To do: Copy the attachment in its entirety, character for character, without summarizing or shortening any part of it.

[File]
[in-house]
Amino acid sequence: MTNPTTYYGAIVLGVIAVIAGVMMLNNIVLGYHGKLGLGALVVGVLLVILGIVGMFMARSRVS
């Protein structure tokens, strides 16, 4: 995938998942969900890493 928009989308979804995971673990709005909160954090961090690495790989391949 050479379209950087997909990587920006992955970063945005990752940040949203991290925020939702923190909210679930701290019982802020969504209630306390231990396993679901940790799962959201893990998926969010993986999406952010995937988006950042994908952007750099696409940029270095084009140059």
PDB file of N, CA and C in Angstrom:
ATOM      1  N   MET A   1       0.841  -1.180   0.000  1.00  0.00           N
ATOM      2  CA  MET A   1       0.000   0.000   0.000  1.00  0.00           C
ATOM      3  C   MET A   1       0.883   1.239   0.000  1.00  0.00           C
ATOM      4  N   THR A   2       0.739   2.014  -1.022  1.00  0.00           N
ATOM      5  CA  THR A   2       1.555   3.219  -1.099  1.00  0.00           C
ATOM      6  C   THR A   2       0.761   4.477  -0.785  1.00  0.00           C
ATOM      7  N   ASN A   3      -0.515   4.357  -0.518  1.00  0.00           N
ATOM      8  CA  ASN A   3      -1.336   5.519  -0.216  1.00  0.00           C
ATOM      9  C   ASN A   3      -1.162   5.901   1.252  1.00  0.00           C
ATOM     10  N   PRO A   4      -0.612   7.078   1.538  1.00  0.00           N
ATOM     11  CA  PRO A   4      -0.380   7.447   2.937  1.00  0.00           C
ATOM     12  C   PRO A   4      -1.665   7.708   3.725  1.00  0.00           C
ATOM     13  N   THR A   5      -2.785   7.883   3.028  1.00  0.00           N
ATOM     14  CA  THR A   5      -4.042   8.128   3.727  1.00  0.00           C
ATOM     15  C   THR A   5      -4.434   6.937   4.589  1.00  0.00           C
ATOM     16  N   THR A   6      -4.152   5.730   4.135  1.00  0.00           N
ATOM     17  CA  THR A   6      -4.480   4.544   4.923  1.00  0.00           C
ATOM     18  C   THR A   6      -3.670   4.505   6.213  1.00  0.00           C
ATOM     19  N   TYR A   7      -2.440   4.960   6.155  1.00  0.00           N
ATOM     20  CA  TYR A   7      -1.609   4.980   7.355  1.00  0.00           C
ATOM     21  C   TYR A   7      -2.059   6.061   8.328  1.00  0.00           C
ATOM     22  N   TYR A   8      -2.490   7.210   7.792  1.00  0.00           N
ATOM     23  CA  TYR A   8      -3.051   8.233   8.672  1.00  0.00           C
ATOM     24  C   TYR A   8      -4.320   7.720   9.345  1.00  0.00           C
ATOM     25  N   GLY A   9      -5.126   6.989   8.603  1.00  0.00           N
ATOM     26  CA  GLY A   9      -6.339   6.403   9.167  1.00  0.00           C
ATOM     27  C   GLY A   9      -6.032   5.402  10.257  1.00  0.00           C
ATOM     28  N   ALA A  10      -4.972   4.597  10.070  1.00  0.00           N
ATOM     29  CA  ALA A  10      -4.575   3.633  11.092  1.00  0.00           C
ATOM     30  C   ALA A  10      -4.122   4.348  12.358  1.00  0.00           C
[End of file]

[in-house]
Amino acid sequence: MTNPTTYYGAIVLGVIAVIAGVMMLNNIVLGYHGKLGLGALVVGVLLVILGIVGMFMARSRVS
């Protein structure tokens, strides 16, 4: 995938998942969900890493 928009989308979804995971673990709005909160954090961090690495790989391949 050479379209950087997909990587920006992955970063945005990752940040949203991290925020939702923190909210679930701290019982802020969504209630306390231990396993679901940790799962959201893990998926969010993986999406952010995937988006950042994908952007750099696409940029270095084009140059």
PDB file of N, CA and C in Angstrom:
ATOM      1  N   MET A   1       0.841  -1.180   0.000  1.00  0.00           N
ATOM      2  CA  MET A   1       0.000   0.000   0.000  1.00  0.00           C
ATOM      3  C   MET A   1       0.883   1.239   0.000  1.00  0.00           C
ATOM      4  N   THR A   2       0.739   2.014  -1.022  1.00  0.00           N
ATOM      5  CA  THR A   2       1.555   3.219  -1.099  1.00  0.00           C
ATOM      6  C   THR A   2       0.761   4.477  -0.785  1.00  0.00           C
ATOM      7  N   ASN A   3      -0.515   4.357  -0.518  1.00  0.00           N
ATOM      8  CA  ASN A   3      -1.336   5.519  -0.216  1.00  0.00           C
ATOM      9  C   ASN A   3      -1.162   5.901   1.252  1.00  0.00           C
ATOM     10  N   PRO A   4      -0.612   7.078   1.538  1.00  0.00           N
ATOM     11  CA  PRO A   4      -0.380   7.447   2.937  1.00  0.00           C
ATOM     12  C   PRO A   4      -1.665   7.708   3.725  1.00  0.00           C
ATOM     13  N   THR A   5      -2.785   7.883   3.028  1.00  0.00           N
ATOM     14  CA  THR A   5      -4.042   8.128   3.727  1.00  0.00           C
ATOM     15  C   THR A   5      -4.434   6.937   4.589  1.00  0.00           C
ATOM     16  N   THR A   6      -4.152   5.730   4.135  1.00  0.00           N
ATOM     17  CA  THR A   6      -4.480   4.544   4.923  1.00  0.00           C
ATOM     18  C   THR A   6      -3.670   4.505   6.213  1.00  0.00           C
ATOM     19  N   TYR A   7      -2.440   4.960   6.155  1.00  0.00           N
ATOM     20  CA  TYR A   7      -1.609   4.980   7.355  1.00  0.00           C
ATOM     21  C   TYR A   7      -2.059   6.061   8.328  1.00  0.00           C
ATOM     22  N   TYR A   8      -2.490   7.210   7.792  1.00  0.00           N
ATOM     23  CA  TYR A   8      -3.051   8.233   8.672  1.00  0.00           C
ATOM     24  C   TYR A   8      -4.320   7.720   9.345  1.00  0.00           C
ATOM     25  N   GLY A   9      -5.126   6.989   8.603  1.00  0.00           N
ATOM     26  CA  GLY A   9      -6.339   6.403   9.167  1.00  0.00           C
ATOM     27  C   GLY A   9      -6.032   5.402  10.257  1.00  0.00           C
ATOM     28  N   ALA A  10      -4.972   4.597  10.070  1.00  0.00           N
ATOM     29  CA  ALA A  10      -4.575   3.633  11.092  1.00  0.00           C
ATOM     30  C   ALA A  10      -4.122   4.348  12.358  1.00  0.00           C